Looking for a New Year cause, challenge and health kick? If you missed the Knights in White Lycra (KIWL) information night at Rapha Clubhouse on 23 January, you still have time before applications close on 7 February to sign up for the eye-watering 500km four-day amateur fundraising cycling tour open to all individuals and firms.
KIWL, which has raised a staggering ¥67mn for various causes so far, has again chosen to support YouMeWe with its dream of installing a computer in all of Japan’s 600 or so children’s care homes, plus providing user instruction and support for career counselling, financial literacy and adult life.
What surprises me is the large number of fearless repeat KIWL riders. Founder Rob Williams tells me they are inspired not just by better health—or by the new friends they make on the ride and at the related training and fundraising events—but also by the significant personal achievement, the deep emotion of meeting the kids for whom they are raising funds and the ride through breathtaking scenery, mostly on quiet country roads and river paths. And did I mention networking? Well, I’m very pleased to report that Custom Media recently introduced one of our clients to Rob, which is now KIWL’s biggest-ever sponsor!
The riders’ fears and bruised limbs will soon vanish, but they will always be able to remember the ride thanks to Custom Media again providing a pro bono video of the entire odyssey. At least three of us here will join the 40–45-strong group, two as riders (including one from KIWL 2019, pictured below) working as photographer and videographer and, er, I plan to drive a support vehicle thanks again to sponsors Land Rover Japan.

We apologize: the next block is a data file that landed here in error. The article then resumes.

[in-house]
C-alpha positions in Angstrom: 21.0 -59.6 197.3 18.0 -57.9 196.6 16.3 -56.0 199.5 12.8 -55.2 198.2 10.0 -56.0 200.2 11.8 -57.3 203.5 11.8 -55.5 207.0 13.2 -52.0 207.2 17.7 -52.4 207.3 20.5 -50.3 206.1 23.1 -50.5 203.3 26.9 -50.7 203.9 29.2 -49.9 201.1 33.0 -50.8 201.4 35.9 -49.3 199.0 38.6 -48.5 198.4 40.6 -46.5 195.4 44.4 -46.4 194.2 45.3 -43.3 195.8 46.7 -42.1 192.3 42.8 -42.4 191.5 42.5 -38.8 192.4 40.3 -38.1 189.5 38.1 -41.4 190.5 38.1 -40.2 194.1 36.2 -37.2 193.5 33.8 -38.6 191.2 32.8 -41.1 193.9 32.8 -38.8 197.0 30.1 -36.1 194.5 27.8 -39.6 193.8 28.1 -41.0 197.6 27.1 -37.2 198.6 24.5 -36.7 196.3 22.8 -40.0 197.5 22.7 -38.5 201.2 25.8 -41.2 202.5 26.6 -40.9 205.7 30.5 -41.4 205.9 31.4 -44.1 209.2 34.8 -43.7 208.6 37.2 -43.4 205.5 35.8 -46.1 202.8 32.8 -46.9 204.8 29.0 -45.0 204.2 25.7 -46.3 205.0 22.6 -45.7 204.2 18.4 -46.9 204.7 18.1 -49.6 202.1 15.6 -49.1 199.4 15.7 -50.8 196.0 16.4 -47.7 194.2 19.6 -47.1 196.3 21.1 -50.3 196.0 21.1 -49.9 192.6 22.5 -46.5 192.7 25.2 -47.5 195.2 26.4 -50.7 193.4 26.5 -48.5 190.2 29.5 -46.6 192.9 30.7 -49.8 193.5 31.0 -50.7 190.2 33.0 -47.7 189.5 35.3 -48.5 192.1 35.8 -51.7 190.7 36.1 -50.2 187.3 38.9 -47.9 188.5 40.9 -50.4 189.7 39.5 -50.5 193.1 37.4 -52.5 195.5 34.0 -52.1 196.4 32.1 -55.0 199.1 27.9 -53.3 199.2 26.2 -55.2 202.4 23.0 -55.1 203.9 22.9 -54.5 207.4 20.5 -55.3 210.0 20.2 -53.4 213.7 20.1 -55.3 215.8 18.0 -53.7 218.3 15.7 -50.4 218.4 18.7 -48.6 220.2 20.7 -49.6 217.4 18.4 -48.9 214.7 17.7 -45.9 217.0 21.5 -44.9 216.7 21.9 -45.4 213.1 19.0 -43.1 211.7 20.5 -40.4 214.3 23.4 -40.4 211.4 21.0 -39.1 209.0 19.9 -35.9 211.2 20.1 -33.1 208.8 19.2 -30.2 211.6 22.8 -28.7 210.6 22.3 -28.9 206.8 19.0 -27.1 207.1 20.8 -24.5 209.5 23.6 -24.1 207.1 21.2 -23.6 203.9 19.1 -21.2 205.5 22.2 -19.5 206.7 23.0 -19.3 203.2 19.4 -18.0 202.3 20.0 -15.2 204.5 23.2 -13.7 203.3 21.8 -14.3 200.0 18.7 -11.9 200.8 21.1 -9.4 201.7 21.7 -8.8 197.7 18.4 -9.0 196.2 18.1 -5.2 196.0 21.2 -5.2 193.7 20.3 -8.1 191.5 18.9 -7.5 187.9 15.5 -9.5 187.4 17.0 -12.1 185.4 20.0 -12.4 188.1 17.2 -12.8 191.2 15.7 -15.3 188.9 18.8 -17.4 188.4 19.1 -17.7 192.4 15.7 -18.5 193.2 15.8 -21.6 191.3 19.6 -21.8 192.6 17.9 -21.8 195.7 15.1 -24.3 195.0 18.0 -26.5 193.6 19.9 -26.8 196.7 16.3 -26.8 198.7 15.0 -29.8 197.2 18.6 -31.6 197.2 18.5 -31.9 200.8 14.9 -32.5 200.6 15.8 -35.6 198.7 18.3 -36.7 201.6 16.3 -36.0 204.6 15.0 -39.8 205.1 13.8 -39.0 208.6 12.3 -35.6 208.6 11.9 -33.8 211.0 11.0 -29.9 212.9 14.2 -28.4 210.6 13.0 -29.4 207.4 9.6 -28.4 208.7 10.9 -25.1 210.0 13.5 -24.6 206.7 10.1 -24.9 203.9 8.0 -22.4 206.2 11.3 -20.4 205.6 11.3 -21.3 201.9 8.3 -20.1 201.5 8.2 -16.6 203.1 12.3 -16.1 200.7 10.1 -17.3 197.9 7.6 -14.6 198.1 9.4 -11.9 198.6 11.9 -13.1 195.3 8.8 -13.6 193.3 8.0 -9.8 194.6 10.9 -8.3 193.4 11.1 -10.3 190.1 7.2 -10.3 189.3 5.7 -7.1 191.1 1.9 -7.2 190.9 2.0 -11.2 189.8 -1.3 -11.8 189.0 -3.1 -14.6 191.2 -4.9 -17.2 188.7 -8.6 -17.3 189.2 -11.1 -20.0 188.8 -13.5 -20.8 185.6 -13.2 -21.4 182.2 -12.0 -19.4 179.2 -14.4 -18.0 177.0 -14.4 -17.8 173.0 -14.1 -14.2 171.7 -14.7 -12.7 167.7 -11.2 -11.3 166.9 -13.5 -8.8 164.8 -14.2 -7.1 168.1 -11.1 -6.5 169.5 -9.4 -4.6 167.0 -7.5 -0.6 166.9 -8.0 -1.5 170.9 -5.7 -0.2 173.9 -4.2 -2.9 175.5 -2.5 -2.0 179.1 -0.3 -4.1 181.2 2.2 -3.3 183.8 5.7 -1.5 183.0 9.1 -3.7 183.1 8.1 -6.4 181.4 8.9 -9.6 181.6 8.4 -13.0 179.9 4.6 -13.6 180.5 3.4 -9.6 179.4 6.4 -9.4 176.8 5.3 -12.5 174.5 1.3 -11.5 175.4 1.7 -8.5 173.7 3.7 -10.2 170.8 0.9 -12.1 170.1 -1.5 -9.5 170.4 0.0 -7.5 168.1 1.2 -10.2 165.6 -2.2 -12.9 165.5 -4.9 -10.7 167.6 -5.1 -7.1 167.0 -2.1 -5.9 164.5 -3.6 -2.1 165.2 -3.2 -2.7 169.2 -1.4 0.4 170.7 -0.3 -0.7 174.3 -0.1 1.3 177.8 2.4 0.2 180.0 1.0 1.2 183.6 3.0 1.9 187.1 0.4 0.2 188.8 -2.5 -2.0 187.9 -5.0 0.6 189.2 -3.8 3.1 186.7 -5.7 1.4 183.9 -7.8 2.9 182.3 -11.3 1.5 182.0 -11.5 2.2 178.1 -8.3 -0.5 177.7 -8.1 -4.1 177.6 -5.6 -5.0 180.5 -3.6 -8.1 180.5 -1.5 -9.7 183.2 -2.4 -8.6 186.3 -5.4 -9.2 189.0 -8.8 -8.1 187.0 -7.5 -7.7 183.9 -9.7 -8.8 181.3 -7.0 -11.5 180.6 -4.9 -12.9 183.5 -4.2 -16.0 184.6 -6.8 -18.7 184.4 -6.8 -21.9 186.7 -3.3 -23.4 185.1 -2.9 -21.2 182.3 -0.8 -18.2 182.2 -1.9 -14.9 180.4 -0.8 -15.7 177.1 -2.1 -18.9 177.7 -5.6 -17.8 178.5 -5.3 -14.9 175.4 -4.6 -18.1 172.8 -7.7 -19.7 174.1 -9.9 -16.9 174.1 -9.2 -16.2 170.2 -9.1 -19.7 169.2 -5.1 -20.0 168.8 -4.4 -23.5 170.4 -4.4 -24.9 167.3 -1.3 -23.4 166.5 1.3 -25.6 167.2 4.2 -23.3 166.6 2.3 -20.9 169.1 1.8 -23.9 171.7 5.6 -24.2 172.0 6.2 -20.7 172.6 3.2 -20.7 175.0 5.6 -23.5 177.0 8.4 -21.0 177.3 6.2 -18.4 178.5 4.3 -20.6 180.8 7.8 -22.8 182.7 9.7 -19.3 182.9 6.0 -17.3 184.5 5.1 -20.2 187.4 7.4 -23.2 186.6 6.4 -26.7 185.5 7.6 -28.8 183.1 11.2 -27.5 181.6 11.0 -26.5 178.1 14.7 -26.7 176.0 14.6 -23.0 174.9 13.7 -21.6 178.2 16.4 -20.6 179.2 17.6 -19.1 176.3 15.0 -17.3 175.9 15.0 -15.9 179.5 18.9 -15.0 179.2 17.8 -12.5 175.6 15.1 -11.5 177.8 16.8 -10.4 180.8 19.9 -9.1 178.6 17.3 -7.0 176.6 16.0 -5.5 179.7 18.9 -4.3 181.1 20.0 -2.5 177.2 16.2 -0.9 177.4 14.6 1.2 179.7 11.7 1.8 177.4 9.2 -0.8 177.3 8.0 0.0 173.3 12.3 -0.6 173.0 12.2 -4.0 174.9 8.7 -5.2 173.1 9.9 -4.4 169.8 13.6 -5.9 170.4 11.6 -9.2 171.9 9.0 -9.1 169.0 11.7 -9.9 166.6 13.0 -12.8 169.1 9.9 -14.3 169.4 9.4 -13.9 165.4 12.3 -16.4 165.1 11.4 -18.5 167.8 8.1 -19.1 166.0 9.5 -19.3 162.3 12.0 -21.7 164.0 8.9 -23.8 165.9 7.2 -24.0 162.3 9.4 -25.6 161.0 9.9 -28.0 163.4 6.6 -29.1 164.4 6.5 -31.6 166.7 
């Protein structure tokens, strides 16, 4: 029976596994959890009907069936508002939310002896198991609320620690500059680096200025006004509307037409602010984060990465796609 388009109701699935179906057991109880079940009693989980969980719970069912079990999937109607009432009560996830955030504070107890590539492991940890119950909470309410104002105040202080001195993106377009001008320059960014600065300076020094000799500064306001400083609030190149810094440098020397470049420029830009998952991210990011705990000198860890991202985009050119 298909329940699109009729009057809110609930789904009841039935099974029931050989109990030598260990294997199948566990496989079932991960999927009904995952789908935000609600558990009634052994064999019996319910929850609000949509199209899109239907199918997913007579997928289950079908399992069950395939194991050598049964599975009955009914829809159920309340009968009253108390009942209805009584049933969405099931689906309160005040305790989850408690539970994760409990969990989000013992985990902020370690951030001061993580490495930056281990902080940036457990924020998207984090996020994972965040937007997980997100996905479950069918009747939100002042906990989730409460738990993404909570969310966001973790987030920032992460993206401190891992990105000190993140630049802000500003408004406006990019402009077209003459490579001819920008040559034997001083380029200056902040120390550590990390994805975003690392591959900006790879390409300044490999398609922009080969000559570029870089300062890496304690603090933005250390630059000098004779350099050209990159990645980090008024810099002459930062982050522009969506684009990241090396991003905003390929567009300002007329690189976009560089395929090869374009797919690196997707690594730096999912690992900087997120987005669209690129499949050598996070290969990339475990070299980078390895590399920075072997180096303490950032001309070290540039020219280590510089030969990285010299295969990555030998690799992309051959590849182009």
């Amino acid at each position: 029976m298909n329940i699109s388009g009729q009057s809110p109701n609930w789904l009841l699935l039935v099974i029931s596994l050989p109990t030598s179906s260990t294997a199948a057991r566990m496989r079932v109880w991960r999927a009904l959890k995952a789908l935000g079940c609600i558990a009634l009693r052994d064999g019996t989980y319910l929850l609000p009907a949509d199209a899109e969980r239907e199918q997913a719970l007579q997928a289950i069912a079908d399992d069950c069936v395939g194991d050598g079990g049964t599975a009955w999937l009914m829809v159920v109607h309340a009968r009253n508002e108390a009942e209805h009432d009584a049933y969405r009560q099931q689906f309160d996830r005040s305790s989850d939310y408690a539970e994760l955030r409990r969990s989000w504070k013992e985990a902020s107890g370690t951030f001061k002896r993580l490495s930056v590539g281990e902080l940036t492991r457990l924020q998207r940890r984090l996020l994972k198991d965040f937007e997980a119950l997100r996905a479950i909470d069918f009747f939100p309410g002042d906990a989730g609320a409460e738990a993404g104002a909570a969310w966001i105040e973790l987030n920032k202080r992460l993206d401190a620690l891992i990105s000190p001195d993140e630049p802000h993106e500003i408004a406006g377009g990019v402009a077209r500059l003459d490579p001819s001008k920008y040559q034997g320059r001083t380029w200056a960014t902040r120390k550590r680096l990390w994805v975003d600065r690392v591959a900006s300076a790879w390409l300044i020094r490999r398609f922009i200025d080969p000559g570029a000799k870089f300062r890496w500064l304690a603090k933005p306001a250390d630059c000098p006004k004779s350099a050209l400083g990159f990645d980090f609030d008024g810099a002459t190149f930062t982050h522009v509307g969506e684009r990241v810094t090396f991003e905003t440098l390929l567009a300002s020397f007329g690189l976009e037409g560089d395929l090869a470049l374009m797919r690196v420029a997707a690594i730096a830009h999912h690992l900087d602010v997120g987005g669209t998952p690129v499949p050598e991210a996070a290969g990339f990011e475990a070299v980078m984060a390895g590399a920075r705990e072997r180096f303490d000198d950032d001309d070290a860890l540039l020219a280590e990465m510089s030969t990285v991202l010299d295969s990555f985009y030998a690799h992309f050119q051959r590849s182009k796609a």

As usual, we’ll also feature a full report in ACUMEN and publish the video on KIWL’s website, YouTube and In Japan TV, Custom Media’s online source for the best and latest of Japanese lifestyle and business, such as culture, food, entertainment, sport and much more.
There’s plenty of stand-up comedy online, especially featuring four-letter words, stereotypes and stale material. But Yuriko Kotani’s raucous live house at Good Heavens on 10 January ensured a hastily arranged sell-out unscheduled encore the next day for the 39-year-old London-based Japanese comedian. The eccentric book-lined British pub in Shimokitazawa may not be as celebrated globally as other venues where she has performed—such as festivals at Glastonbury, Edinburgh and Brighton—but it was packed both times with a largely expat cheering crowd who politely lined up for autographs and hugs after.
Her wry observations on British sarcasm, timekeeping, honesty, grumpiness, sexism, racism and, of course, Brexit drew the biggest laughs. And when she is not winning a BBC New Comedy Award, appearing on Stand Up Central or presenting a video series for the UK Foreign & Commonwealth Office to help rugby fans visiting Japan, she was a judge at the BCCJ British Business Awards in 2019.
Sign of the times
It’s great to see someone taking seriously the potential linguistic challenge caused by the expected influx of global sport fans and tourists for the 2020 Tokyo Olympic and Paralympic Games from 24 July to 6 September. I spotted this simple “wet paint” sign for a solitary lamp post in my very local neighbourhood written in no less than 18 languages.